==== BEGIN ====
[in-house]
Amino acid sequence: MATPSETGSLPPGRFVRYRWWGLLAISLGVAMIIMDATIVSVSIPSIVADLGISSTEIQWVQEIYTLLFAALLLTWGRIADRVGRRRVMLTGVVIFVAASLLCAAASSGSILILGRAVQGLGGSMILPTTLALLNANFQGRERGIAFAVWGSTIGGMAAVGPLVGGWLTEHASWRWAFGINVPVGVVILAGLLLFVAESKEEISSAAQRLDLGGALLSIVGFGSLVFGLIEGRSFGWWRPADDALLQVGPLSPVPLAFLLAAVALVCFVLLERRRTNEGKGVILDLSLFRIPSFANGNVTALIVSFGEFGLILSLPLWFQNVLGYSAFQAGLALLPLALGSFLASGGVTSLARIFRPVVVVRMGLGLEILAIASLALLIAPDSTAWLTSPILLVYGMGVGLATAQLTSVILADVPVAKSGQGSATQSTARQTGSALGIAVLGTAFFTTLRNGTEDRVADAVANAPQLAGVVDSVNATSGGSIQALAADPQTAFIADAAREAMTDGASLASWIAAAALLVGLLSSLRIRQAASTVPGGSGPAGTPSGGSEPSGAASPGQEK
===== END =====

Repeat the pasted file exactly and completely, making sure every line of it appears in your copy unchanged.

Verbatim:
[in-house]
Amino acid sequence: MATPSETGSLPPGRFVRYRWWGLLAISLGVAMIIMDATIVSVSIPSIVADLGISSTEIQWVQEIYTLLFAALLLTWGRIADRVGRRRVMLTGVVIFVAASLLCAAASSGSILILGRAVQGLGGSMILPTTLALLNANFQGRERGIAFAVWGSTIGGMAAVGPLVGGWLTEHASWRWAFGINVPVGVVILAGLLLFVAESKEEISSAAQRLDLGGALLSIVGFGSLVFGLIEGRSFGWWRPADDALLQVGPLSPVPLAFLLAAVALVCFVLLERRRTNEGKGVILDLSLFRIPSFANGNVTALIVSFGEFGLILSLPLWFQNVLGYSAFQAGLALLPLALGSFLASGGVTSLARIFRPVVVVRMGLGLEILAIASLALLIAPDSTAWLTSPILLVYGMGVGLATAQLTSVILADVPVAKSGQGSATQSTARQTGSALGIAVLGTAFFTTLRNGTEDRVADAVANAPQLAGVVDSVNATSGGSIQALAADPQTAFIADAAREAMTDGASLASWIAAAALLVGLLSSLRIRQAASTVPGGSGPAGTPSGGSEPSGAASPGQEK